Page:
Set the right expectations…for EVERYTHING. Usually we set the expectations for movement standards, culture, and attitude, but we also need to remember to set expectations for equipment usage. I had an athlete drop a completely empty bar from overhead 5 feet in front of me. My heart and soul were crushed.
Be prepared for handling ‘front desk’ logistics. Since we don’t have a front desk, I need to be better prepared to receive drop-in’s and getting waivers filled out. I always forget to ask for waivers for athletes’ guests.
Learn everyone’s story. It’s important to understand why each member shows up. Is it to get fitter? Look better in a bathing suit? To be around longer for their grandkids? To be around good people? Knowing what makes them tick will help you connect with each athlete. Seek first to understand, then be understood.
Speak to the average skill level of the class. If the class has an average intermediate skill level, then you can focus a bit more on the advanced techniques, then have side conversations for the beginners or advanced athletes. Don’t get caught spending too much time explaining modifications for one beginner if the rest of the class is a bit more advanced. And vice versa.
Inspect equipment regularly for defects or malfunctions. There was a resistance band that snapped during class. These things will happen, but make sure to mitigate it by routinely checking items.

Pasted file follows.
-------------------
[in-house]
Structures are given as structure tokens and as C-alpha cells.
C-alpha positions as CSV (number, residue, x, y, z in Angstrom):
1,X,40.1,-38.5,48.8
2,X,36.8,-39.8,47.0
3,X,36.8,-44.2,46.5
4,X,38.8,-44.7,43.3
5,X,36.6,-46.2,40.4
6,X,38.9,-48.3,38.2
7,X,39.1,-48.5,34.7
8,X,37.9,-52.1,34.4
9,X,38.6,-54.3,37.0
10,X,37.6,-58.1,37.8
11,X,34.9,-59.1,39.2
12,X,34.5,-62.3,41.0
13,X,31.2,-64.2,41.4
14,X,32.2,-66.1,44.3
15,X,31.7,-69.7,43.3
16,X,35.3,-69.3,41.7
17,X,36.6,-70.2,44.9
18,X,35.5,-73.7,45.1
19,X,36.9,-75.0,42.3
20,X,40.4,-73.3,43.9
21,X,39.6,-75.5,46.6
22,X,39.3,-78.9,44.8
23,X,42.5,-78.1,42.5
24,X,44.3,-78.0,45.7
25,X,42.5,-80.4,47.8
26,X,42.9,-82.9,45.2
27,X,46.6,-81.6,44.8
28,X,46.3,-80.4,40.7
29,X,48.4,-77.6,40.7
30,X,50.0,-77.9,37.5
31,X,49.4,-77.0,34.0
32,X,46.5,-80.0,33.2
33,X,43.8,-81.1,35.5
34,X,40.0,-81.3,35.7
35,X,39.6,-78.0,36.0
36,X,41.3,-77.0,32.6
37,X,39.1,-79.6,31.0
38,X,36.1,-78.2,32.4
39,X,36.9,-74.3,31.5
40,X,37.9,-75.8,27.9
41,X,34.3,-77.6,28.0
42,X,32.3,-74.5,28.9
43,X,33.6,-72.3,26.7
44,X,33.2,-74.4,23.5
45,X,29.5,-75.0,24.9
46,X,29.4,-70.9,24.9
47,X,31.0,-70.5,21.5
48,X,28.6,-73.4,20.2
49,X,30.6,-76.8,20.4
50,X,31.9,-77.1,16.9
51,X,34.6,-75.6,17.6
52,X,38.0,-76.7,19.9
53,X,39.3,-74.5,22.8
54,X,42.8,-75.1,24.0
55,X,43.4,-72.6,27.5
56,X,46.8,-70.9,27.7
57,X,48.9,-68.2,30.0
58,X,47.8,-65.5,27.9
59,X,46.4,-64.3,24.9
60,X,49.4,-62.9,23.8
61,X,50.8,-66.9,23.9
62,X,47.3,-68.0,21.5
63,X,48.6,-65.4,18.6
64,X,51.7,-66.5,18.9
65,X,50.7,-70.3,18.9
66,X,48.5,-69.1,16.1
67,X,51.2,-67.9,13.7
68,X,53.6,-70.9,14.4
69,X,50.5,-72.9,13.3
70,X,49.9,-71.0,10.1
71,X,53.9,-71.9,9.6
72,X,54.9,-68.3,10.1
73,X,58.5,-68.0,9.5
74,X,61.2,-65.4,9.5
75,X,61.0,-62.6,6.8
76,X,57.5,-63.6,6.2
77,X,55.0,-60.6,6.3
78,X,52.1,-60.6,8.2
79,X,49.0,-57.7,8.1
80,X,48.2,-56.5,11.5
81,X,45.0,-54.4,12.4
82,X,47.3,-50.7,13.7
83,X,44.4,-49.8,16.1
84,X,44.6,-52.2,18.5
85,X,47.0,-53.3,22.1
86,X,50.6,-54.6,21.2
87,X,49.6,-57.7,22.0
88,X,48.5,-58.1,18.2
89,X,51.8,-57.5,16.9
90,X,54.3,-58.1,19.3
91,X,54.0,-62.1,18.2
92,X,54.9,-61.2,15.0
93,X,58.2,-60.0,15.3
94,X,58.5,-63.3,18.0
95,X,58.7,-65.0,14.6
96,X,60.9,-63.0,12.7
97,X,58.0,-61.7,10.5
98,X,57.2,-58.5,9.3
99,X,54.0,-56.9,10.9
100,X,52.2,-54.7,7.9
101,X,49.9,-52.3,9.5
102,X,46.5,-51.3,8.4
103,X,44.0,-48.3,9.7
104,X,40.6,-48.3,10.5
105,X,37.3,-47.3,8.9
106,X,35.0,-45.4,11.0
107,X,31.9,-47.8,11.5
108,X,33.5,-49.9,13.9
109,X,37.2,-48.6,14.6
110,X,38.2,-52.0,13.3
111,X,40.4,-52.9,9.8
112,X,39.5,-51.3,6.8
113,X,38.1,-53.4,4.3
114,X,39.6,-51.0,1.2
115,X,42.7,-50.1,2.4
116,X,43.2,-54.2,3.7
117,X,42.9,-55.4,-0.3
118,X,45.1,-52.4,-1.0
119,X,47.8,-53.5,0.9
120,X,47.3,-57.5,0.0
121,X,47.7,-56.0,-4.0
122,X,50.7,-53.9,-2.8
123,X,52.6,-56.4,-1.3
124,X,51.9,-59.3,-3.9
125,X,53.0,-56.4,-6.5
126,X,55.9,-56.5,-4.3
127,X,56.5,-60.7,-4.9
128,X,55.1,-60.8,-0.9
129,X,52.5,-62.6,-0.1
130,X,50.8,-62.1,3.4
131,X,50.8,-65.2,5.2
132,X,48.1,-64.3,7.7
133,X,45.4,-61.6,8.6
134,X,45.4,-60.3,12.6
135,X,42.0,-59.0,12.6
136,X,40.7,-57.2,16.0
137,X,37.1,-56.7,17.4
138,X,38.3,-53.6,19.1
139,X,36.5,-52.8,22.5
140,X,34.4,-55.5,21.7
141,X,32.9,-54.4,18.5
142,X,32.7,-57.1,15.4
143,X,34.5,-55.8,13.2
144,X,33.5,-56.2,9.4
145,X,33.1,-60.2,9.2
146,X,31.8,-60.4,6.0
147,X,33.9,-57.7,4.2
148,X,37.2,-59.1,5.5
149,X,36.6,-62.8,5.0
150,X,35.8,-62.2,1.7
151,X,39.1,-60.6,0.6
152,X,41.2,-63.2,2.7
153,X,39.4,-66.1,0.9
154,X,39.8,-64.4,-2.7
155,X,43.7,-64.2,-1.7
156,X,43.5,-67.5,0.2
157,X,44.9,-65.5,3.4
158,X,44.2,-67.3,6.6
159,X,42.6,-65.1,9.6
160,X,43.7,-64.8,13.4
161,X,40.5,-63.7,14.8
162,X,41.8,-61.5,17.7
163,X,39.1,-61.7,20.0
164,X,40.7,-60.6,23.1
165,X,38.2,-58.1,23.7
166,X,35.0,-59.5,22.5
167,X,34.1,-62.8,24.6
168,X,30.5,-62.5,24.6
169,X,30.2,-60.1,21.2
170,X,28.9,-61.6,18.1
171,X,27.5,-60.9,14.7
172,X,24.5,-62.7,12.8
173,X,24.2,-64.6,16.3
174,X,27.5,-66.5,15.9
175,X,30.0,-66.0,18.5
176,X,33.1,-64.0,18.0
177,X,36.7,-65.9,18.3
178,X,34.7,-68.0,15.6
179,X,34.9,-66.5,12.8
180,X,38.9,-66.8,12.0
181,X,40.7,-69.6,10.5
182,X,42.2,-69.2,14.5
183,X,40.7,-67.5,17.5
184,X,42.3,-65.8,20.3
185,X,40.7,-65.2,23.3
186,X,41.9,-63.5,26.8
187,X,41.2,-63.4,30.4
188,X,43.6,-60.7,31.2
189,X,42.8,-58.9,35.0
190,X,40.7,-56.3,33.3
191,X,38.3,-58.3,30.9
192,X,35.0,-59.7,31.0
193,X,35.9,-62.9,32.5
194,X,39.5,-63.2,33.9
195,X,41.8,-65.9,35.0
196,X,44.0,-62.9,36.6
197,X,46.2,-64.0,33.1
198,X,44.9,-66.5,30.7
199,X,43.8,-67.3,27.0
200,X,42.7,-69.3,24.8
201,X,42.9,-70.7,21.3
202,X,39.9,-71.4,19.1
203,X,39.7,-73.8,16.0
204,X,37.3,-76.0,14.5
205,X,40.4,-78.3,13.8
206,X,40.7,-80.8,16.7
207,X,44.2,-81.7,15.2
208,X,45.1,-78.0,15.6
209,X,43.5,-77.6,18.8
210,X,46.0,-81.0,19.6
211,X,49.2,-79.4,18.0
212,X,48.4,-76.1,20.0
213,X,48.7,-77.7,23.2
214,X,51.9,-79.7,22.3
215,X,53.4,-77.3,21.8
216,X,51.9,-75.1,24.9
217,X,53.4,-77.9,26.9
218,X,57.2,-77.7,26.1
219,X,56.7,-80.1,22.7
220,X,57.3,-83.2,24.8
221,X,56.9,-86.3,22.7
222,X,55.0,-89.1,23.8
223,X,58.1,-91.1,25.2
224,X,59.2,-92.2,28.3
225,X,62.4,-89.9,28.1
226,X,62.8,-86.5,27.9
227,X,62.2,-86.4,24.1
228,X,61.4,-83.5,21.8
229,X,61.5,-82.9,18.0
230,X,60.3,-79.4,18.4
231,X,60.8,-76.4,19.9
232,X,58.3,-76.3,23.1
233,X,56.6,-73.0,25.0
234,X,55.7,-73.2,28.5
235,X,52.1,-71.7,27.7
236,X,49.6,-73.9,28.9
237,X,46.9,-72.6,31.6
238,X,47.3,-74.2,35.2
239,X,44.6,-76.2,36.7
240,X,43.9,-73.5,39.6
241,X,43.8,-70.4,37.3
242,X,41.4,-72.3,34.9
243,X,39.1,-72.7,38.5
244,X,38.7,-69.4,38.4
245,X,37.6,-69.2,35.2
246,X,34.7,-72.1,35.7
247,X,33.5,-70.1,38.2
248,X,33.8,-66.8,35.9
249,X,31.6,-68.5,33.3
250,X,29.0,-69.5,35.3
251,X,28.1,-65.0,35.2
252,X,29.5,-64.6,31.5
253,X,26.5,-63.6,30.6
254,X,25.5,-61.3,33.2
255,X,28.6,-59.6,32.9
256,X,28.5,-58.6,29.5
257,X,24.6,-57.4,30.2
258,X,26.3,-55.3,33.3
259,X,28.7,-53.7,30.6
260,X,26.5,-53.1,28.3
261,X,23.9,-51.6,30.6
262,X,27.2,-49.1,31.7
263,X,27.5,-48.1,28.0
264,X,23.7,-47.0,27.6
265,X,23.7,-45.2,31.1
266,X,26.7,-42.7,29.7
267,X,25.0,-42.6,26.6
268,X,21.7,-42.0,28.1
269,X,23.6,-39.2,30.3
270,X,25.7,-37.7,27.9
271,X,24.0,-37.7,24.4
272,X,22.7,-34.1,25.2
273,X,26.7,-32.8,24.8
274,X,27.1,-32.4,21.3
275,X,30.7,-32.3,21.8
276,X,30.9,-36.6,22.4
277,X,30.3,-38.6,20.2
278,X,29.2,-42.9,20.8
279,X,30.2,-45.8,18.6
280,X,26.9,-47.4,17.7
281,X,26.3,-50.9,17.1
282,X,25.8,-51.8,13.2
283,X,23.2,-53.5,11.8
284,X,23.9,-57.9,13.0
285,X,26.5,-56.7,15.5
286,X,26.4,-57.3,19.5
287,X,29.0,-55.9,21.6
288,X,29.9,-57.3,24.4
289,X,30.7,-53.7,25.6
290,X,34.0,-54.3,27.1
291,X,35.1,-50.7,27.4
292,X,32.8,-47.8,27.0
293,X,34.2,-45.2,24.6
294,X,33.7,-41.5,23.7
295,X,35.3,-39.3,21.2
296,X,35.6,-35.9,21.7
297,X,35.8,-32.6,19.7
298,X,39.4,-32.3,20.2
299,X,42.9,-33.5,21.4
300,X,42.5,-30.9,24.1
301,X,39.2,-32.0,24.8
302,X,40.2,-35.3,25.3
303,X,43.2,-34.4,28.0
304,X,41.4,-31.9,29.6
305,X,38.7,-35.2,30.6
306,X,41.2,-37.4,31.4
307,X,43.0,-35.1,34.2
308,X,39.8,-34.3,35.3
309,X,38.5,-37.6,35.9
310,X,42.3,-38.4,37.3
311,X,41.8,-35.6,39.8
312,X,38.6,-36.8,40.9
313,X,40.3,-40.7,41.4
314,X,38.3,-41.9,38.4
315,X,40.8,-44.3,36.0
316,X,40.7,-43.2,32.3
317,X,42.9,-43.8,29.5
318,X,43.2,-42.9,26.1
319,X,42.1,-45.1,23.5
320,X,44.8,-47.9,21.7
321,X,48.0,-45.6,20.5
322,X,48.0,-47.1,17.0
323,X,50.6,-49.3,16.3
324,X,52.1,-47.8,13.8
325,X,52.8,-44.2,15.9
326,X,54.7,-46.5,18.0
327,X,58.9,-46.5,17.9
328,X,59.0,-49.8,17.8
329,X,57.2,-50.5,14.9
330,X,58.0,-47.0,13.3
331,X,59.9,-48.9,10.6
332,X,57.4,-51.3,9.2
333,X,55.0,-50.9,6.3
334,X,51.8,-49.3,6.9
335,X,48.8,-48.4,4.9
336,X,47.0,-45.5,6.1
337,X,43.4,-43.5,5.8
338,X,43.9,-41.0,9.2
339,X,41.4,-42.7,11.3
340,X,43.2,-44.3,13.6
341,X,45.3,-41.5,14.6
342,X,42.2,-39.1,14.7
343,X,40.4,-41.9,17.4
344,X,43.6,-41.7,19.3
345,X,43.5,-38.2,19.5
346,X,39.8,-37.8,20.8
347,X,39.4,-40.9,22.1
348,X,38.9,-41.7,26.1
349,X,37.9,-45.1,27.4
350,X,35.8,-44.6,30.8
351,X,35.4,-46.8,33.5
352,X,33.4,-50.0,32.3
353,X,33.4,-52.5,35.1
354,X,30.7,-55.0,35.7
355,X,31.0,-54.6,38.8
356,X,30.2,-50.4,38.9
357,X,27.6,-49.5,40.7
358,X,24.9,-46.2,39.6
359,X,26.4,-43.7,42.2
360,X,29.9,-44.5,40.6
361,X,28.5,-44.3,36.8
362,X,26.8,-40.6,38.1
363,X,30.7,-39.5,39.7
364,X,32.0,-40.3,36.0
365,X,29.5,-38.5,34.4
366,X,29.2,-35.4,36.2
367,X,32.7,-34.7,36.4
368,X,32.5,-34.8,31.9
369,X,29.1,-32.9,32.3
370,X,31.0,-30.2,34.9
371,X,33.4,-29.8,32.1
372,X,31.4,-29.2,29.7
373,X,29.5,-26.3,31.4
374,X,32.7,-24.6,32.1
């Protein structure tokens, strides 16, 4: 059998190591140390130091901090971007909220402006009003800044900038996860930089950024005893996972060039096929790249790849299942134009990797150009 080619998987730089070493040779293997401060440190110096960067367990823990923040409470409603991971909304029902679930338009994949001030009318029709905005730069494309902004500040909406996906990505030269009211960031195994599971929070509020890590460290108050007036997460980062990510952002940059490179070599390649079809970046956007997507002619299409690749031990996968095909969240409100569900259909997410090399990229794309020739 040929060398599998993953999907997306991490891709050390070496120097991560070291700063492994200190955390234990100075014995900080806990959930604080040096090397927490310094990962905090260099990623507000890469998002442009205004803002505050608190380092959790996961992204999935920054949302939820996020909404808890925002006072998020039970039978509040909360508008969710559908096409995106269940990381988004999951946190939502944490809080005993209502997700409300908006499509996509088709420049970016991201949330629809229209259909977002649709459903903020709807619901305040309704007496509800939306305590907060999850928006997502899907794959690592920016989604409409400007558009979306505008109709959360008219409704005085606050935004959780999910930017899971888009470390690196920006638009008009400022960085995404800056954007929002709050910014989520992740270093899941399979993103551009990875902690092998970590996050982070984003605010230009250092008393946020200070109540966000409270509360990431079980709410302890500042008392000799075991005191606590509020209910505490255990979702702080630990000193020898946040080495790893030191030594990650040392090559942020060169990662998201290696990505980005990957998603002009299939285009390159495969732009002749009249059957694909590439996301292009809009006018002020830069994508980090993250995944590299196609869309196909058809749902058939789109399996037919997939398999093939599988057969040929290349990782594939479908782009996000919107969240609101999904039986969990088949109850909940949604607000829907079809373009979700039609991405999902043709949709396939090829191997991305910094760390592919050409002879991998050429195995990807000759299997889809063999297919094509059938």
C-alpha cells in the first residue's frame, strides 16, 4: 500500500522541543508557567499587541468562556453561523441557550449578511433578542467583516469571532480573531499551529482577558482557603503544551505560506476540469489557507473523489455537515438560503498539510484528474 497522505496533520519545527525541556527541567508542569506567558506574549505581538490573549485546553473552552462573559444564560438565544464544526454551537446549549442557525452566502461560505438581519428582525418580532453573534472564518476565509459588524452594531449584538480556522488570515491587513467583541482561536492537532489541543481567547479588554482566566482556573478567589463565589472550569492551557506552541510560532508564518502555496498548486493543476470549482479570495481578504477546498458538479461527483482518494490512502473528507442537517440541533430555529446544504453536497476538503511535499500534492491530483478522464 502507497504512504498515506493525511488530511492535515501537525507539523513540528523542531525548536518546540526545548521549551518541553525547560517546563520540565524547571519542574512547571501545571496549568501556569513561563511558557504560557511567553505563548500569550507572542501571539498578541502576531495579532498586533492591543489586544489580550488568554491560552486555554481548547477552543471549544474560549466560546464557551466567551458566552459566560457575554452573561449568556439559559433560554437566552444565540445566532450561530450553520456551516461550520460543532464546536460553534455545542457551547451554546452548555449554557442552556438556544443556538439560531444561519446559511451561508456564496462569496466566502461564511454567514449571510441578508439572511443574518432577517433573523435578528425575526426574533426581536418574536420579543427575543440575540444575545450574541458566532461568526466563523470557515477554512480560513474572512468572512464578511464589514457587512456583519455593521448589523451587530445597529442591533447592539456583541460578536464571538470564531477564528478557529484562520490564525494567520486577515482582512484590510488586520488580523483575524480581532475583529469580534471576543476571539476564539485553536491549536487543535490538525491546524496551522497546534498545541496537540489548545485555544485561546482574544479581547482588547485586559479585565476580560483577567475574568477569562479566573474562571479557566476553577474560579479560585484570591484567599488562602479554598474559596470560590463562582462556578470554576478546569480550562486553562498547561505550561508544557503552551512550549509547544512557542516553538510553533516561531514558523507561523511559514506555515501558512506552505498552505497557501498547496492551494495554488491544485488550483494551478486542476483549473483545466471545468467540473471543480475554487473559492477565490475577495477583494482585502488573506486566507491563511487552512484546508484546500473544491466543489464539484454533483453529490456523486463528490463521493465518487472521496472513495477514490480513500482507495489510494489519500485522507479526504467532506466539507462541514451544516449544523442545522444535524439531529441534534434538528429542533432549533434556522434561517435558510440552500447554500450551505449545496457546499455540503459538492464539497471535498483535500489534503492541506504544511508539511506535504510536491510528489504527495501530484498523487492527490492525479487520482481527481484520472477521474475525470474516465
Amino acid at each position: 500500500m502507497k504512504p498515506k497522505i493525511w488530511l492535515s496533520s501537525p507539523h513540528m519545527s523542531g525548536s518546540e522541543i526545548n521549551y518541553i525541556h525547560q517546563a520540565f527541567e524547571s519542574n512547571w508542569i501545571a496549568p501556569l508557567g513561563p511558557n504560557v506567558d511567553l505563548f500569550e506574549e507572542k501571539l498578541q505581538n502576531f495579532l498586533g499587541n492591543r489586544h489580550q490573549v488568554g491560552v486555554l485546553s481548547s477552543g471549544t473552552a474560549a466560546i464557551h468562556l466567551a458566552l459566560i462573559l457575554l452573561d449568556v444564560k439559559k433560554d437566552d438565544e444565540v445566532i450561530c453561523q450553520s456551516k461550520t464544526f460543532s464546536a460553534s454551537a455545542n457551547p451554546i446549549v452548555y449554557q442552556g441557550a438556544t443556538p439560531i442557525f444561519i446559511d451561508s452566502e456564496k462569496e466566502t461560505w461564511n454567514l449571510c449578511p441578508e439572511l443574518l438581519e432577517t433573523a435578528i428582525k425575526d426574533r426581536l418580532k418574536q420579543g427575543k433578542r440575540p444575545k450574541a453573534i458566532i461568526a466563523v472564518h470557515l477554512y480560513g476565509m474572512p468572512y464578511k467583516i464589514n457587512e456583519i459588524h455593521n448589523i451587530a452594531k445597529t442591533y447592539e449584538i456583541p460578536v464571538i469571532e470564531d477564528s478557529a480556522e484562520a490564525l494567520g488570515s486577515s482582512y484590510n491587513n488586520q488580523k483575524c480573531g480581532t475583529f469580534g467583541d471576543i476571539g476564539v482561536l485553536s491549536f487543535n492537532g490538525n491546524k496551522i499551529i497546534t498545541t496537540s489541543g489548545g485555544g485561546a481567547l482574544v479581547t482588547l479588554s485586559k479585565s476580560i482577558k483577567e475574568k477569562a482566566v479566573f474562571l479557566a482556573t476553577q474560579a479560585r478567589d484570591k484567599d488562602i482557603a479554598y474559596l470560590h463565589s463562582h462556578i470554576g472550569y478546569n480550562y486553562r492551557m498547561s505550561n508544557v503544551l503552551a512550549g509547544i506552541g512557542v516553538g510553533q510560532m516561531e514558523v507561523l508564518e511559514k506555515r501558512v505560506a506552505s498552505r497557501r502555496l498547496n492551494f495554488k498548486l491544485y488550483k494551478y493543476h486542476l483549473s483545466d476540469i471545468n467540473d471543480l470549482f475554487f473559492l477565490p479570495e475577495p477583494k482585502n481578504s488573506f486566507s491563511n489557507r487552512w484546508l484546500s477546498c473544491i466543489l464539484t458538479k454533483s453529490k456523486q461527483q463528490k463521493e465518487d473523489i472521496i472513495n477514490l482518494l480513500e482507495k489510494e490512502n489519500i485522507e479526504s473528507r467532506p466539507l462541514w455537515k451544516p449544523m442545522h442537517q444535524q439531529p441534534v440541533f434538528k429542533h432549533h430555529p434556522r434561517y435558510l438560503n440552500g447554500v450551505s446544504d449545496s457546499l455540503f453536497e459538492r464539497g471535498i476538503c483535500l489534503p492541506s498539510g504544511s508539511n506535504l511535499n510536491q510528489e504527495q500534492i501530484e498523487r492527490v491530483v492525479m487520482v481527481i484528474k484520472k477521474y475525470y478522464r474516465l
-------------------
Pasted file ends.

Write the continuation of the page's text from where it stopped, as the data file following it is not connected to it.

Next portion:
Coaches need coaches. It’s not enough to just pass seminars or get certificates. Just like in other industries or aspects of life, a mentor is needed for continual growth. There’s no need to reinvent the wheel, so learn from others that have already walked the path.
Learn by observing other classes. You don’t have to always be coaching or participating in a class. I learned how to scale for a 60+ year old grandpa with Fibromyalgia by just observing.
Youth doesn’t translate to higher fitness level. I had a 15-year-old that I had the mistake of assuming he had greater capacity, but moved similarly to a deconditioned 40-year-old.
Use the warm-up to assess fitness capacity and movement mechanics. This was useful for the above scenario of testing a new athlete, regardless of age.
Get your reps in. Just like with anything that we’re trying to improve in, experience is important. It’s hard to become a great coach if you only do 1 or 2 classes per week.